Hi everybody, so we’re already two weeks in into our self quarantine, and we’re only half way through this ordeal. Obviously, we’ve talked about this in our previous post on how overcome cabin fever, and knowing our readers and customers, you guys are probably watching anime at home.

Now, like the title suggest, this is a list of anime series currently available on Netflix. And just to speed things up, I’m merely gonna give a simple overview, okay. So here we go!

Cell at Work

Considering the state of things, I think this is an appropriately timed and themed anime to watch.

Beastars

Taking place in a world inhabited by anthropomorphic animals who live mostly in harmony with one another, the only thing dividing them is their diet. Both focus on relationships between two polar opposites, where one is the natural enemy of the other. Think of Disney’s Zootopia.

Ultraman

This series serves as a squeal to the original live-action Ultraman show back in the 70s. Obviously a lot has changed since the original series–the live-action tokusatu-style visuals have been traded in for 3D computer-generated animation and the title hero is shrunken down to a human-sized hero, for starters–but this new adaptation pays homage to its forebear in many ways.

Toradora!

This 25-episode slice of life/high school rom-com follows second-year high school students Ryuji Takasu and Taiga Aisaka as they scheme together to get with each other’s best friends, with disastrous results.

DEVILMAN Crybaby

Devilman Crybaby is a Netflix original adaptation of the 1970s manga Devilman. Its premise is as outlandish as its name. The world is under attack by a race of deadly demons, and Ryo believes the only way to defeat them is to expose them — in part, by allowing a human to bond with one and become a supernaturally powerful “devilman.”

Aggretsuko

Aggretsuko depicts the life of the 25-year-old accounting clerk by day who deals with workplace frustrations and injustices by growling death metal at her local karaoke joint at night. More than just escapist fare, Netflix’s anime series manages to fit in a remarkable amount of insight about society within 10 brief, 15-minute episodes.

Trigun

Ah, Trigun, an oldy but a goody. One of the very few animes brought over the West during the early days. The plot of Trigun is simple enough: An outlaw named Vash the Stampede, with a massive price on his head, travels from town to town on a deserted planet that resembles the Wild West.

Megalo Box

Megalo Box has a simple premise; Junk Dog (JD), aka Joe, is a slumdog boxer who wants to make a name for himself as a legitimate boxer so he creates a fake persona in order to participate in the upcoming Megalonia Tournament, an international boxing competition for the best of the best. Along with his team of underdogs, he takes on fierce opponents on his climb to the top, in hopes of taking on Yuri, the Shirato Corporation’s prizefighter.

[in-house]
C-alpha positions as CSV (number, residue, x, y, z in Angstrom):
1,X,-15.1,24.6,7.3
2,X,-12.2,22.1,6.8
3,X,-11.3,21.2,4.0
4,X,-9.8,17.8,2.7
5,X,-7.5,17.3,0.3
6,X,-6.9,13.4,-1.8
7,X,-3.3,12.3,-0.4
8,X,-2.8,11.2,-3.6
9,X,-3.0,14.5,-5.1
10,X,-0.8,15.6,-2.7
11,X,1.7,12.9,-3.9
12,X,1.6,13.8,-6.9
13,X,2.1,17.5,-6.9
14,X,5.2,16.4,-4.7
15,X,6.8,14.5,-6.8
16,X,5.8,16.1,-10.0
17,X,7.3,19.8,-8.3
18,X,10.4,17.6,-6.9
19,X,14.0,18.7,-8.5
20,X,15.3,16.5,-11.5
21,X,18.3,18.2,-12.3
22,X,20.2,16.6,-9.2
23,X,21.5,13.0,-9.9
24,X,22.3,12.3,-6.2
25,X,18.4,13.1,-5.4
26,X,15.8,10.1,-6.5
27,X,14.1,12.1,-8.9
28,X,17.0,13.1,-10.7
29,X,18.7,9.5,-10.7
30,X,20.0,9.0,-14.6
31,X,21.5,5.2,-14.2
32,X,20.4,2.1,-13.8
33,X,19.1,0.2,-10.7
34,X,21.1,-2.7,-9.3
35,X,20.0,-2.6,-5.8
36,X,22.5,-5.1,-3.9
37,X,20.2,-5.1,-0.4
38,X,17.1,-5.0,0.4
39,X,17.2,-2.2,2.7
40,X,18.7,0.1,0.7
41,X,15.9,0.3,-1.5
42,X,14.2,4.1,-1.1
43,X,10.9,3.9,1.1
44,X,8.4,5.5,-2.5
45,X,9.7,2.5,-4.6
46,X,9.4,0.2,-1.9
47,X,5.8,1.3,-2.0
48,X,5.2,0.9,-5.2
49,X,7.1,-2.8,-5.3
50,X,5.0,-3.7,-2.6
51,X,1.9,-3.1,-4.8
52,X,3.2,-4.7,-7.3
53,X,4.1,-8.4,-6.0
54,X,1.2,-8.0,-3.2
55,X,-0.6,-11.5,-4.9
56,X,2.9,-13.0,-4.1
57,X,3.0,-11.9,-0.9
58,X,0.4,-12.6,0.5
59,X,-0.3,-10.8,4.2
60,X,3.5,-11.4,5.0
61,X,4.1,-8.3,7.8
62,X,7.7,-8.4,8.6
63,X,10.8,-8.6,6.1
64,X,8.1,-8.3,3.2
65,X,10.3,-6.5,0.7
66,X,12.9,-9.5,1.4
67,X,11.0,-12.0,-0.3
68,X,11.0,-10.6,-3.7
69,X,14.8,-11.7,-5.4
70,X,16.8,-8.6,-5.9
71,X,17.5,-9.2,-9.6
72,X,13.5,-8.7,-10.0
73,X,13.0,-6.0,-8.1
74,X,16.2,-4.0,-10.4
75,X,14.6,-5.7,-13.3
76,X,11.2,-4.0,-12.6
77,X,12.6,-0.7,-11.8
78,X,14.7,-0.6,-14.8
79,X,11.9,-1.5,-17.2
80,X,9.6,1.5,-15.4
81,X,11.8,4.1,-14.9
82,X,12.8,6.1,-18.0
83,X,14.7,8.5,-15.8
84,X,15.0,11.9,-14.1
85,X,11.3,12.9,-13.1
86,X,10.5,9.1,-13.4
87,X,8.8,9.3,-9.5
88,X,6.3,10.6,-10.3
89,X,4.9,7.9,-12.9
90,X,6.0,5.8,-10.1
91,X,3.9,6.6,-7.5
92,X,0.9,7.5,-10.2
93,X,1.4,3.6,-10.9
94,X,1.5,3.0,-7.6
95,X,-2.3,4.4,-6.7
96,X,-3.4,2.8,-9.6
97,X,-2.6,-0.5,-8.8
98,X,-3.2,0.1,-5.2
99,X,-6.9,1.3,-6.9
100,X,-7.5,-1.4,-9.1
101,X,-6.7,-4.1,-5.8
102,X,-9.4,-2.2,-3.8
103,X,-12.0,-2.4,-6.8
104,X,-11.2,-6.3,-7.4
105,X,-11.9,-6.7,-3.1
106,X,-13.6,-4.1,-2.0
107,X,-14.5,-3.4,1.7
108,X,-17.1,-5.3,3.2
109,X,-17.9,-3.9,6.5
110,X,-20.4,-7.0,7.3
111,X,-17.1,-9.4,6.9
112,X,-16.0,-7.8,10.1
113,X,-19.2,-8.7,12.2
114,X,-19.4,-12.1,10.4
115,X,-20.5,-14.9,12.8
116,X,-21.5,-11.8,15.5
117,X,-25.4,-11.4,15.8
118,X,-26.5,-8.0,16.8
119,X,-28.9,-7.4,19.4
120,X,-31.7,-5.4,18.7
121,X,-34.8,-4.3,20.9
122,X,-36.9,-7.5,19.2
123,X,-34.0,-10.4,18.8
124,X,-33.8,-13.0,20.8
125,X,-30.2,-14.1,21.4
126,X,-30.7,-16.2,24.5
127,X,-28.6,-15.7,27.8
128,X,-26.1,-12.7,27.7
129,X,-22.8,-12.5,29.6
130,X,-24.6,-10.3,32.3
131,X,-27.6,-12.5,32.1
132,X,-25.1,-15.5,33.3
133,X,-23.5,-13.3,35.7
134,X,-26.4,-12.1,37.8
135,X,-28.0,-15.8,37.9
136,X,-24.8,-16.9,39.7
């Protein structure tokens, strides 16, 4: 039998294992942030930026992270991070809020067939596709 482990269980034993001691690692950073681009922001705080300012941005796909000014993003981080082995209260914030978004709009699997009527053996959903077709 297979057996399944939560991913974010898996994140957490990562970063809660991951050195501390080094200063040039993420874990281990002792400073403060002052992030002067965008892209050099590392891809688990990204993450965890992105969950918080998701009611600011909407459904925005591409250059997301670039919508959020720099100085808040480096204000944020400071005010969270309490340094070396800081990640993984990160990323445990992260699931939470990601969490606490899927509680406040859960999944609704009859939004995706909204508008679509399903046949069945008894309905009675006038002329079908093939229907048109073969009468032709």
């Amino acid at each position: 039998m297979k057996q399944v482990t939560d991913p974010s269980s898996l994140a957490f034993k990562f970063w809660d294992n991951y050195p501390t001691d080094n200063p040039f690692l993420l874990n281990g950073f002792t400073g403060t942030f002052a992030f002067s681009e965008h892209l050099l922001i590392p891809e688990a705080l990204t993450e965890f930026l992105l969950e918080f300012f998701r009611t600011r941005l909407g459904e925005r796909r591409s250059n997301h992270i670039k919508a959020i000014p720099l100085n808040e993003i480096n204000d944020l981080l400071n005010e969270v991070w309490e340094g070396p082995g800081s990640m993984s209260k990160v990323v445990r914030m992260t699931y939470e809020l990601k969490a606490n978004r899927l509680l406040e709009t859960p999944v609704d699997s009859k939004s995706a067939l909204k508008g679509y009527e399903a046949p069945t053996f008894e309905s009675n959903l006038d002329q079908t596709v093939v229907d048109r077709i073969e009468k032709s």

Dragon Pilot

https://www.youtube.com/watch?v=oe8w03c9cUM

Over the years, we’ve seen anime titles about dragon riders and ones about pilots of transforming aircraft, but this 12-episode original production by Studio Bones may be the first time that the two concepts have been welded together. In this case, the “transforming aircraft” are actual dragons outfitted with armor and components resembling advanced fighter, transport, and reconnaissance planes, which allow them the mind-boggling capability to fully pass themselves off as conventional airplanes from the outside.

Afro Samurai

The story of Afro Samurai is very very basic, it’s a revenge story because it needn’t be anything more than a revenge story. Like the great works of Shinichiro Watanabe, this series employs heavily the influence of Western culture, specifically Black Western culture, which I suppose makes sense considering our stoic protagonist. now when i say Black Western culture, I’m not just talking about hip-hop music, i’m talking about Blaxploitation as well.

Voltron Legendary Defender

Fans of the original will be drawn in by the clever update and young kids will love lasers shooting out of robotic lions’ tails. Just as in the original, five young men go to an alien planet and each pilots a different colored mechanical lion. Invariably, by the end of each episode, those five lions combine to create Voltron, an unstoppable giant robot with a sword and limbs made out of lions’ heads.

Well, okay, here’s but a sampling of a anime selections. I’m very sure with Netflix’s vast library, you’d be able to find something to watch.

Leave a Reply